CBS has made a dramatic change to its Monday night lineup, thanks to the addition of the gripping Mom to the schedule. Anna Faris plays a 30ish woman struggling with her alcoholism as she tries to make ends meet. Faris works at a restaurant, which we see is crushing her soul in the opening scene as she sobs while working with customers. French Stewart, best known for his work on Third Rock from the Sun, takes on the understated role of the chef, though his narrative arc did not seem to be established in this episode.
The main character’s home life features just as much struggling. When she isn’t locking horns with her allegedly promiscuous daughter, the main character must cope with the short term memory difficulties her six-year-old seems to suffer from. In a scene indicative of the pathos of the series, Faris’ character has to choose between work and going to her son’s talent show, only to discover too late he had the wrong date. This triggered a potential relapse, leading to an Alcoholic’s Anonymous meeting. Also in attendance: Faris’ character’s mom, played by Allison Janney.
Generational traits become more apparent in the later scenes, as Janney’s character also has a penchant for promiscuity with no regard for marital vows of her paramours. All three women (Janney, Faris, and the daughter) have questionable taste in men, and all three have had unplanned pregnancies at an early age—which is the big reveal at the end of the first episode.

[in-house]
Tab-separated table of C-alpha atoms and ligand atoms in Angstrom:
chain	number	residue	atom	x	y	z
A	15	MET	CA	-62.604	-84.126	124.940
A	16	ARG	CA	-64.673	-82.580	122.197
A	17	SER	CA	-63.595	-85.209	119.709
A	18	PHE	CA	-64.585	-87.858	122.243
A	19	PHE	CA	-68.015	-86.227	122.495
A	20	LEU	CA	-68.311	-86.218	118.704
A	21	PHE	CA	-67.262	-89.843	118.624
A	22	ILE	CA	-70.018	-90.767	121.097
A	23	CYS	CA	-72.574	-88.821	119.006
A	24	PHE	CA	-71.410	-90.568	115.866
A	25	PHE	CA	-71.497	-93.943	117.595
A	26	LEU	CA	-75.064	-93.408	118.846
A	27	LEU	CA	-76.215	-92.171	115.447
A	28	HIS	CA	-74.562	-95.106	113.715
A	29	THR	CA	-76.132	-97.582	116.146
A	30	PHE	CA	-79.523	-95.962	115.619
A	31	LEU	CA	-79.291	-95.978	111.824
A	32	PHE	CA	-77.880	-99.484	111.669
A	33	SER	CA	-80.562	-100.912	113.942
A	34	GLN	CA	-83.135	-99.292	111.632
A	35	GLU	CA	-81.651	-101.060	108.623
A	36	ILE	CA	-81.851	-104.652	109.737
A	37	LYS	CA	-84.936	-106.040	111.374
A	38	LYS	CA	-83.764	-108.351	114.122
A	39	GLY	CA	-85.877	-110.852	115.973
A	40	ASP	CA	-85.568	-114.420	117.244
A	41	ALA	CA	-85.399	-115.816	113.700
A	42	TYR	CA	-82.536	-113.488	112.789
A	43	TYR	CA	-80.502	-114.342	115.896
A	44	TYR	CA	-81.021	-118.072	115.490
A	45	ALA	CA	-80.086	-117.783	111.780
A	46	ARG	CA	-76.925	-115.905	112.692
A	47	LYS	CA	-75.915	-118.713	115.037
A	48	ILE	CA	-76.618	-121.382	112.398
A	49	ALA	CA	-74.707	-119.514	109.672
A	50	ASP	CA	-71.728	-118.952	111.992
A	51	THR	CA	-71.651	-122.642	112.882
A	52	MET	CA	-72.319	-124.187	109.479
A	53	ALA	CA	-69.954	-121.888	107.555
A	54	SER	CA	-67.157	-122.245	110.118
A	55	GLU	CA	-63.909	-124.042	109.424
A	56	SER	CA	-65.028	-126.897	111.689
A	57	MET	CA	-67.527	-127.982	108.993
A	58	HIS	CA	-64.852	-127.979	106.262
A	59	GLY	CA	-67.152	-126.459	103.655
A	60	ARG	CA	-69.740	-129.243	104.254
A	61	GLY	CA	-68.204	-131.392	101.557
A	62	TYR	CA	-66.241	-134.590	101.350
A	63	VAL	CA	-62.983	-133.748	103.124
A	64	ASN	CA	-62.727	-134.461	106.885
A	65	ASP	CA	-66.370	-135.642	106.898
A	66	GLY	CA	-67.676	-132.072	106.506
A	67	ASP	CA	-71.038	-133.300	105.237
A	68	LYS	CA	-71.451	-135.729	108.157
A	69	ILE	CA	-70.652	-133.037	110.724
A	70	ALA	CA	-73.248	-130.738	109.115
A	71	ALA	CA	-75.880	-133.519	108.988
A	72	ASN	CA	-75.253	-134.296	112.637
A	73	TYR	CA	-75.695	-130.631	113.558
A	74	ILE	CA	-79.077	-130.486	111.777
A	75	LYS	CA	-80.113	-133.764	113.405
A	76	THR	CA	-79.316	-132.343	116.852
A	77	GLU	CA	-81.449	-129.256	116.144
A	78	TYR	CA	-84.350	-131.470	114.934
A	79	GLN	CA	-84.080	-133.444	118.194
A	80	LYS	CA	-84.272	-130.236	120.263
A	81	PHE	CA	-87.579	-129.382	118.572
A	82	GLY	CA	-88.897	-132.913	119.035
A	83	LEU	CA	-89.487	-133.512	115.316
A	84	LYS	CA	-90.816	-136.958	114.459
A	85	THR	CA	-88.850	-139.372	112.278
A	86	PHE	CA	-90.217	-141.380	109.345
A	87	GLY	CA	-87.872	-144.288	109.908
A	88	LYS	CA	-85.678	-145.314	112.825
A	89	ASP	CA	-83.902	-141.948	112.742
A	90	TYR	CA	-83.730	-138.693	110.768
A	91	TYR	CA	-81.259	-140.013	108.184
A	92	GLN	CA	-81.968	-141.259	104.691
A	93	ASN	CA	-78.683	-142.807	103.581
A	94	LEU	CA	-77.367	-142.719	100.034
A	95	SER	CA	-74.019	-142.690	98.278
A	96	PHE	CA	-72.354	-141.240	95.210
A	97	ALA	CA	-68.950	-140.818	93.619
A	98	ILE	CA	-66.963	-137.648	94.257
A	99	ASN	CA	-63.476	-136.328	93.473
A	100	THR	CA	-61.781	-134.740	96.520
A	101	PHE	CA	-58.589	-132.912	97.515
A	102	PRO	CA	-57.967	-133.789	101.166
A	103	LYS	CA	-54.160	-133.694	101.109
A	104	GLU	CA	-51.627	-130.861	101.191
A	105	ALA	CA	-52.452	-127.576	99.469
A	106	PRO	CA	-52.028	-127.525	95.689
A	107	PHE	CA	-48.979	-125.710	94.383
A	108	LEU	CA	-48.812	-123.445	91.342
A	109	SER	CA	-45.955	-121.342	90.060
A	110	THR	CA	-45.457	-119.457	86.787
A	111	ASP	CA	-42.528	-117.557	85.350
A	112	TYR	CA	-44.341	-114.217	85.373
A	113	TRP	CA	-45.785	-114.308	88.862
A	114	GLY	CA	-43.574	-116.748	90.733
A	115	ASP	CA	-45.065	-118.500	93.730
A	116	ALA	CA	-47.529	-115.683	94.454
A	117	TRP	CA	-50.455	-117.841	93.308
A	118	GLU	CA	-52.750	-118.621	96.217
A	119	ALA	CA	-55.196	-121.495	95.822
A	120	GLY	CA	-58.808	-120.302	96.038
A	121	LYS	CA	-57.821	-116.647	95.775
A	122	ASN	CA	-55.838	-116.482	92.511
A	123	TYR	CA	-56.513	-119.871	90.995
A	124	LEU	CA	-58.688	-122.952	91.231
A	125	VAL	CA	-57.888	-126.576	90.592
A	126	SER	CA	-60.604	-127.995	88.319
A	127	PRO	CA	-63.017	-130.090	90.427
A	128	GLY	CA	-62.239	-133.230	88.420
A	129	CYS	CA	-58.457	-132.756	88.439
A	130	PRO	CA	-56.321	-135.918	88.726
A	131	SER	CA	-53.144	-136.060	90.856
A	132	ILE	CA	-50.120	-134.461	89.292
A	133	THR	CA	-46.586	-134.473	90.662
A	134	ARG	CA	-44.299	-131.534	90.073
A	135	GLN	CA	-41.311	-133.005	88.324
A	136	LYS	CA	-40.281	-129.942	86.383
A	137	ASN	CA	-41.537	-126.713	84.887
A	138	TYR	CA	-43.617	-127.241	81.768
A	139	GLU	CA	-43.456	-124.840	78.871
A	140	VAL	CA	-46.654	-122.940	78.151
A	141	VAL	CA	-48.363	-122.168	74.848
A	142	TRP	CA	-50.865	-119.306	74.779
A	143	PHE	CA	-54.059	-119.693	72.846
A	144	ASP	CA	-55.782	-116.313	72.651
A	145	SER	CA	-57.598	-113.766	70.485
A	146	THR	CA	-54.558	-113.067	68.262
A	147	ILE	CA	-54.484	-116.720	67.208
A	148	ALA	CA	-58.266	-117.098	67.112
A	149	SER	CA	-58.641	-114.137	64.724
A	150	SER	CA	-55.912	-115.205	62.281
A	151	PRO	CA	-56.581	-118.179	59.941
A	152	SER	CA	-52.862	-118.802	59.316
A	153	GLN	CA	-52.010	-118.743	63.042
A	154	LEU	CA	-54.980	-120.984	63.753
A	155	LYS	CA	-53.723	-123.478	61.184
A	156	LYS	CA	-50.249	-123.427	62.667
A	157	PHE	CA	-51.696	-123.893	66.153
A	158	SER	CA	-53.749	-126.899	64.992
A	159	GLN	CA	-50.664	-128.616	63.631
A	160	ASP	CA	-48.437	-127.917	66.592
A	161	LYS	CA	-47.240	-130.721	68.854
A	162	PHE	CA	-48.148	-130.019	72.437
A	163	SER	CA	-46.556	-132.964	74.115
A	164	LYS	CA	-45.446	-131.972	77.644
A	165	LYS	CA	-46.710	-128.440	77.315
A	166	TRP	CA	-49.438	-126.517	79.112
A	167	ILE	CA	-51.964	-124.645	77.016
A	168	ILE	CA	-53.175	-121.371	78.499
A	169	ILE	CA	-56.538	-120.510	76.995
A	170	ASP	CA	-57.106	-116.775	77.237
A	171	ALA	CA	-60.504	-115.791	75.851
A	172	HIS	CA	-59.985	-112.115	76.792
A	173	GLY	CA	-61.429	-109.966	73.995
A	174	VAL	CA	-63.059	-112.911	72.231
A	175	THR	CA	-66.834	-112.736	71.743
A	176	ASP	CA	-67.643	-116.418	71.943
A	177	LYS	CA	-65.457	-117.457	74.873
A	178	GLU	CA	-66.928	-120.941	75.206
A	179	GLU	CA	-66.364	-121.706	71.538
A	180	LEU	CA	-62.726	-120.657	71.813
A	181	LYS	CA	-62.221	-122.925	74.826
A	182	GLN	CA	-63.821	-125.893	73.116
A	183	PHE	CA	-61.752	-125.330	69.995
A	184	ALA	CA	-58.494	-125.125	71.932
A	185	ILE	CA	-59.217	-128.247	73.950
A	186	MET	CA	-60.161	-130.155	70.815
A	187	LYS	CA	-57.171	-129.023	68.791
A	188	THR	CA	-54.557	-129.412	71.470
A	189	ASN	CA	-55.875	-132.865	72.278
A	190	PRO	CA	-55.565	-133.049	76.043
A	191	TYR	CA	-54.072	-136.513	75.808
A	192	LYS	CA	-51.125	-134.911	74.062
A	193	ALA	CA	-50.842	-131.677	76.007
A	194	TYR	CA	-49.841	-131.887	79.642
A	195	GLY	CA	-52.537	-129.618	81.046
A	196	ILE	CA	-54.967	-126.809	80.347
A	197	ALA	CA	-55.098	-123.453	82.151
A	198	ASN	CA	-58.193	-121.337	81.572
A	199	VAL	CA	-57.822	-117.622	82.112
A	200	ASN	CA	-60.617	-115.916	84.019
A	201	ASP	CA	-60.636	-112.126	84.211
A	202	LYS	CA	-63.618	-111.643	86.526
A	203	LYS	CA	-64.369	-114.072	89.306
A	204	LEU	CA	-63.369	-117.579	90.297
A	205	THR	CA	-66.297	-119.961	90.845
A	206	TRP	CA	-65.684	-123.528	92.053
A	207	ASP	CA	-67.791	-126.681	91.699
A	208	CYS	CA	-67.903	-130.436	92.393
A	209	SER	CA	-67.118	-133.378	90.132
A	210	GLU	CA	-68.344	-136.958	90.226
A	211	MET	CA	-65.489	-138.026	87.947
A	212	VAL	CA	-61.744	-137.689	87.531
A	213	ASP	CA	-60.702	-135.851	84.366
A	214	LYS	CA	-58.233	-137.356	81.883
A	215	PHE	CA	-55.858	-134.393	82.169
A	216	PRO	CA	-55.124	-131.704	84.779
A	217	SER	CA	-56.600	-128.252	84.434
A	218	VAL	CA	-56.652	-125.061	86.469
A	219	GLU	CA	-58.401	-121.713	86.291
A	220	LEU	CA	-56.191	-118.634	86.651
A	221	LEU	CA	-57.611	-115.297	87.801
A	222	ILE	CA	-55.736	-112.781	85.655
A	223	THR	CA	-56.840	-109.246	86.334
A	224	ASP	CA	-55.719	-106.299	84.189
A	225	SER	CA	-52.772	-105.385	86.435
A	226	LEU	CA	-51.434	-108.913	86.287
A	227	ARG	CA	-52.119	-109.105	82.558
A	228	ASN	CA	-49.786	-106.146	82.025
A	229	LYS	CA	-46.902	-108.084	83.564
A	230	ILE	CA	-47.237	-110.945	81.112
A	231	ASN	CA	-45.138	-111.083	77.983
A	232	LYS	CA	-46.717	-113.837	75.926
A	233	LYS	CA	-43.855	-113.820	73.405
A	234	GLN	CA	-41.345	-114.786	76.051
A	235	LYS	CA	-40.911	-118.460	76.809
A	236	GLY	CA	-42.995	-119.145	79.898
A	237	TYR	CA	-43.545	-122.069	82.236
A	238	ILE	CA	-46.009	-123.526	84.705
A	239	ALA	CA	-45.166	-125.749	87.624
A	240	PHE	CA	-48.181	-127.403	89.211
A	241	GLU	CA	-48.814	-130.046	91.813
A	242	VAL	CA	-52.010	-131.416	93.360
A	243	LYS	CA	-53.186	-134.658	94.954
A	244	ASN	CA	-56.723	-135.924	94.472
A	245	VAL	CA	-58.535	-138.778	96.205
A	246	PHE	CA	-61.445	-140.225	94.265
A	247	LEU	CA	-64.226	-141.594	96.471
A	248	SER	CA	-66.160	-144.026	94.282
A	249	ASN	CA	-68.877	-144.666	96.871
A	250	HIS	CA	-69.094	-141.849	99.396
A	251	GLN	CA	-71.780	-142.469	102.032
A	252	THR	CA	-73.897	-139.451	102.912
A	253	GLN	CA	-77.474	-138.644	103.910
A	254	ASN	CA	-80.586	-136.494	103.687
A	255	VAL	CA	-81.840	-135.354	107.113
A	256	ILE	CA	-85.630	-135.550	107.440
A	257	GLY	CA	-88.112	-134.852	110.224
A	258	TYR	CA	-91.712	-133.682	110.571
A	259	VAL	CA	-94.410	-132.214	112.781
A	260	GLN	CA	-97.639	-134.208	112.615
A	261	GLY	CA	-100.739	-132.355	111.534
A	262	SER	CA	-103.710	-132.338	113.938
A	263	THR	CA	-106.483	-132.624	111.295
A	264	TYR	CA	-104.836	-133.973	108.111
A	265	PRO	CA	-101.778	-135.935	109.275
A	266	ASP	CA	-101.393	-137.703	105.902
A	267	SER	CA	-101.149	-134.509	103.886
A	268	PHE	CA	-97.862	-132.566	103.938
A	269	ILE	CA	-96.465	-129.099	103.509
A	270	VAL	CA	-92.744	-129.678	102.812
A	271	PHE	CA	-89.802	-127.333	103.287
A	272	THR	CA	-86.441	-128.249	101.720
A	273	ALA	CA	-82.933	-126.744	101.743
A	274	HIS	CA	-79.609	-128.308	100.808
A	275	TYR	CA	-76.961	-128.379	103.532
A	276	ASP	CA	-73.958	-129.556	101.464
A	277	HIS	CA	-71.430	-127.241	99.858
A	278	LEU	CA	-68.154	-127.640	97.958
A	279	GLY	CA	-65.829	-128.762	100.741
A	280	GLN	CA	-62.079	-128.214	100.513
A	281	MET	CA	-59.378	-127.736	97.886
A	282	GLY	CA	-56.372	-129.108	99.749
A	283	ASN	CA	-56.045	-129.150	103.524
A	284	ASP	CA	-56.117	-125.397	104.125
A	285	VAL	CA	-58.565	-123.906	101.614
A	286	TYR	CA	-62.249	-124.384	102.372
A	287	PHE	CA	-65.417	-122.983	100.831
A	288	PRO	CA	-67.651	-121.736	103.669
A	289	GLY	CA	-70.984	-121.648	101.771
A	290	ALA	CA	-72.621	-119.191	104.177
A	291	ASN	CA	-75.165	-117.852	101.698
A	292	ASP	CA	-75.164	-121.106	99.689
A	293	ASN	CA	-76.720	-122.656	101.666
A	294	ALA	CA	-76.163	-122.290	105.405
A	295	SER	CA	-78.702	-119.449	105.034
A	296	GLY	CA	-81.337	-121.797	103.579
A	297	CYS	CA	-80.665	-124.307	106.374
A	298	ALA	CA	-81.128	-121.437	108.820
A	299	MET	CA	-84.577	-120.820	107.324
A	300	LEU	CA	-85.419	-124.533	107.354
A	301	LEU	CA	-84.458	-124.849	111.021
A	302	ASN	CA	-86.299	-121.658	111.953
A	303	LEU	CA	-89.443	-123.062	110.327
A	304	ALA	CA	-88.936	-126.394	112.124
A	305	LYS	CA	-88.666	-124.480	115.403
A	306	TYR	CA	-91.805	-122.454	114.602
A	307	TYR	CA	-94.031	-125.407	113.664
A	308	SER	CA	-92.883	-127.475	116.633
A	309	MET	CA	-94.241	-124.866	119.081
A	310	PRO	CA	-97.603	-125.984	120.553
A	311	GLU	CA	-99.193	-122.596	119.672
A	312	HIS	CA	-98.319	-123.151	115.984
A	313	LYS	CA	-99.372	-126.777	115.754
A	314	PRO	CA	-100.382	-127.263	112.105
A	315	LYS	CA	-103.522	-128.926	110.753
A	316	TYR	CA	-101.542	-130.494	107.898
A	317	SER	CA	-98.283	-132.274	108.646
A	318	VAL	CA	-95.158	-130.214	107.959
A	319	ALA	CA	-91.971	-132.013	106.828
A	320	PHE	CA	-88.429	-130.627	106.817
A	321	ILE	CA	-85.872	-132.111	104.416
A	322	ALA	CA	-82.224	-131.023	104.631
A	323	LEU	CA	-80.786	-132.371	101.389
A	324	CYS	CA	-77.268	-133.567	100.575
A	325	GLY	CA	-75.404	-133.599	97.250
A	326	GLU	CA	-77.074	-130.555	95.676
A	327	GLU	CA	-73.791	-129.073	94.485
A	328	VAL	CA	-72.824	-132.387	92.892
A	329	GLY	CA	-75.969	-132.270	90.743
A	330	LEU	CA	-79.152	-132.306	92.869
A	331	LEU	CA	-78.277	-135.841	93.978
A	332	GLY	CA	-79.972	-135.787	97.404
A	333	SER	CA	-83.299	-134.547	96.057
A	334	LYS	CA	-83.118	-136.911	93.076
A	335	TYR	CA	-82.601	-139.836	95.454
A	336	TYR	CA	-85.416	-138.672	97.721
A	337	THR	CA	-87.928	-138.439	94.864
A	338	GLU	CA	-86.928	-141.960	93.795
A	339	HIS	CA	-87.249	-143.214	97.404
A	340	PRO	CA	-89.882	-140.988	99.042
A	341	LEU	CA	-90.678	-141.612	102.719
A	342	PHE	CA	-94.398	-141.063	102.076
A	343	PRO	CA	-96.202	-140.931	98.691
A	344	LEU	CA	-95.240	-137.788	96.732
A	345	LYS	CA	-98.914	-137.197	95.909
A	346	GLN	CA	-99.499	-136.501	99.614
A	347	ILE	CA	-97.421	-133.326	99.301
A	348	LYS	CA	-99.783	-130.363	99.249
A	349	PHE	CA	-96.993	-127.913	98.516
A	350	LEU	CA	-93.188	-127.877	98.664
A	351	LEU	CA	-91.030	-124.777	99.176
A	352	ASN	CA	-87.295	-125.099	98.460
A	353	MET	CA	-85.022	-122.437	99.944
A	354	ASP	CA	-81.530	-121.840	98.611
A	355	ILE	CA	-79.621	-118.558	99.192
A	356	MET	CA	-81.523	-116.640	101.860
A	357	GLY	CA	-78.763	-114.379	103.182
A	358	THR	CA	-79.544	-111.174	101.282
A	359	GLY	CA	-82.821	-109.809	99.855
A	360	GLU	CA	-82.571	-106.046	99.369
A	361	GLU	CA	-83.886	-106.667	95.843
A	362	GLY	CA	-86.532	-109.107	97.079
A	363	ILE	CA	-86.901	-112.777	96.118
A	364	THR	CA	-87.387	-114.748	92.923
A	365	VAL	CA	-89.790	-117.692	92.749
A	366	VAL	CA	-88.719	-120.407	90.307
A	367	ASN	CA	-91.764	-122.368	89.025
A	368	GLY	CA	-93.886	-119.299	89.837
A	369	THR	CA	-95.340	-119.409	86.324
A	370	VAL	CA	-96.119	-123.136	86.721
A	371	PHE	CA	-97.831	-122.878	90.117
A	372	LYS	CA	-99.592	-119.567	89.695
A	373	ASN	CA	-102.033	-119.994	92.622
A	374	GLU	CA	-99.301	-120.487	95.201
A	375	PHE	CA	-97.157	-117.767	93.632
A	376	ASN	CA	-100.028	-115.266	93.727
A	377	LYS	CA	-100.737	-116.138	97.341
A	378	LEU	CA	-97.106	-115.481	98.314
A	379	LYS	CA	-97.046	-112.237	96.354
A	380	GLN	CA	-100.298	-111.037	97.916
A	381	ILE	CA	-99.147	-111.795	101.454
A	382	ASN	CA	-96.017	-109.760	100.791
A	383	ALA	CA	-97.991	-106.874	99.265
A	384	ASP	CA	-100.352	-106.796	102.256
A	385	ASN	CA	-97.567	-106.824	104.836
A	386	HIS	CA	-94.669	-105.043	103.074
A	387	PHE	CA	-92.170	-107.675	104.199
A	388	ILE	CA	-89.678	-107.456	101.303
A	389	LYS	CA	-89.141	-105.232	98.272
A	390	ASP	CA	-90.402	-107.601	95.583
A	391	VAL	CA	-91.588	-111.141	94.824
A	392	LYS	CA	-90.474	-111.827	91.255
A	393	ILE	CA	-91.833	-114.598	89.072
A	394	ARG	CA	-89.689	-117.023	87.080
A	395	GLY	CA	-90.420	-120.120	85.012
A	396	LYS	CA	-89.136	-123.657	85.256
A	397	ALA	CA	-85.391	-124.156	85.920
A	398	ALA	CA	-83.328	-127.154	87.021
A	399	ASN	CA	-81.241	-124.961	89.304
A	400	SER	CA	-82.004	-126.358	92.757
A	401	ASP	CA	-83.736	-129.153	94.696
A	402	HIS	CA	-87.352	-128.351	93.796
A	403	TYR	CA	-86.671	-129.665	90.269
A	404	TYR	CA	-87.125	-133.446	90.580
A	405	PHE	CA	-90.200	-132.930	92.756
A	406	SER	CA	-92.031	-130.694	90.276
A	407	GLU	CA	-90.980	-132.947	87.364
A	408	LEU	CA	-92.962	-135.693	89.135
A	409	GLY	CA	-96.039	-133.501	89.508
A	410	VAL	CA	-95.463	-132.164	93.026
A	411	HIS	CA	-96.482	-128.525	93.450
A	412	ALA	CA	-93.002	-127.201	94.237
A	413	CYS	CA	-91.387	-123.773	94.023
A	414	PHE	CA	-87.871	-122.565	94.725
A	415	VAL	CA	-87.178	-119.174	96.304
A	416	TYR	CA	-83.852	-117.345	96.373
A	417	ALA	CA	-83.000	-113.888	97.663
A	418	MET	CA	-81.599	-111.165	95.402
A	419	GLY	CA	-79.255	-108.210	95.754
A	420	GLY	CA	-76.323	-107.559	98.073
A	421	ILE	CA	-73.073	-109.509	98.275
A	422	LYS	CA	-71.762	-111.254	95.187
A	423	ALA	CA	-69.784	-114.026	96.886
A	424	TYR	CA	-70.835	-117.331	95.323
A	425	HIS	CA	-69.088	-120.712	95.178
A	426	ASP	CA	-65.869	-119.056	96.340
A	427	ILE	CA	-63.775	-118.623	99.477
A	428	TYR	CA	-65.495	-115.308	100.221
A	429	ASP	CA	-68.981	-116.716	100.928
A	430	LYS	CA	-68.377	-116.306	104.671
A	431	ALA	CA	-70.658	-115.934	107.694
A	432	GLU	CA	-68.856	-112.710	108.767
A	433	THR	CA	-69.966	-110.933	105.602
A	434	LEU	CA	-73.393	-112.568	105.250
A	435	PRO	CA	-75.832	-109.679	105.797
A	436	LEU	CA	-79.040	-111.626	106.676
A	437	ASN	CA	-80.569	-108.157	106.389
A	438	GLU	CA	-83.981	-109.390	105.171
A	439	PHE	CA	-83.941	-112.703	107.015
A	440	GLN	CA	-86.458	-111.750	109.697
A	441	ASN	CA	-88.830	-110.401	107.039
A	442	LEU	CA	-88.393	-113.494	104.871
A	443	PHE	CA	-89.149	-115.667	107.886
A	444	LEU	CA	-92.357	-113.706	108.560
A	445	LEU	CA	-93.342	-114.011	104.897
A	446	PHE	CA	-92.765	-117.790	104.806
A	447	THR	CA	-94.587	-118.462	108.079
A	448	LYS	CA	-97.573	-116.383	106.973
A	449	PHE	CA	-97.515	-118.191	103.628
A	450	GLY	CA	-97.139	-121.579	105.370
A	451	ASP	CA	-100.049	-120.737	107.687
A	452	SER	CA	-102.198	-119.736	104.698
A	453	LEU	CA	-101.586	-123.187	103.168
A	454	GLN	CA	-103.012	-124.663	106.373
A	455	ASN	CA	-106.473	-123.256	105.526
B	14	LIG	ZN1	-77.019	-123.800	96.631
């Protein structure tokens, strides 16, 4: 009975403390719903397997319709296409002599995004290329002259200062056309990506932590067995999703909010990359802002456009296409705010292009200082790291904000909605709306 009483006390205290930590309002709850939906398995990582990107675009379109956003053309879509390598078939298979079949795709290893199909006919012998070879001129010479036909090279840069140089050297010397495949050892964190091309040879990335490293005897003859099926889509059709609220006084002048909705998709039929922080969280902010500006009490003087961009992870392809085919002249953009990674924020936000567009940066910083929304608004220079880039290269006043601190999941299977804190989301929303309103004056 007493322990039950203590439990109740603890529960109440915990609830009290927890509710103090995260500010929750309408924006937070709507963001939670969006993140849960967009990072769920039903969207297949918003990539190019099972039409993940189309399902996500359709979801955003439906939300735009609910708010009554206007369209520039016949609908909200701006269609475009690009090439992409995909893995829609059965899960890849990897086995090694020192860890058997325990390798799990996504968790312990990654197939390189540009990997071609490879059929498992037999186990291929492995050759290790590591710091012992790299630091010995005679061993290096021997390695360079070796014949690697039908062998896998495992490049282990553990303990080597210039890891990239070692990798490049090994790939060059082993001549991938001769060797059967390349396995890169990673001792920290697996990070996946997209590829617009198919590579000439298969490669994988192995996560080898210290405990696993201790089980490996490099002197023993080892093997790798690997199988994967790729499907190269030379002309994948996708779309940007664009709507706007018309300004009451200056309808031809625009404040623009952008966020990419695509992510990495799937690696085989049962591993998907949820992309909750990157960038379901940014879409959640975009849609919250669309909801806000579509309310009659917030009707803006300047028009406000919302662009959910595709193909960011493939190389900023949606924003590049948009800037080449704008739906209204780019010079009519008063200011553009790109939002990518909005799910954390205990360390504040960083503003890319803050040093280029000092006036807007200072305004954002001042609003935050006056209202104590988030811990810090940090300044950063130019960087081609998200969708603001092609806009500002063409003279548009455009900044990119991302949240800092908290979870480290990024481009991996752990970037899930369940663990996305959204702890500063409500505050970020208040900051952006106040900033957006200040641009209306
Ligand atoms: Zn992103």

The most interesting narrative choice involved how they depicted Anna Faris’ character’s alcoholism. Though she has been sober for about four months, she seems to hear laughter everywhere she goes. Every word or phrase is punctuated with an audience of giggles, regardless of the content of her speech. For example, in a fight with her loser ex-husband, Faris mentions that he is six months behind on child support. Her inner voices (which we can hear) laugh at this, almost as heartily as an opportune punchline which followed.
Though this is not the typical mould of a CBS drama—not a procedural, only a half hour, filmed in multi-cam style—this show tapped into an inner sadness I have not encountered since the short-lived Partners. Come to think of it, that also had the constant-laughter motif, even though what was happening on screen wasn’t funny. Like, at all.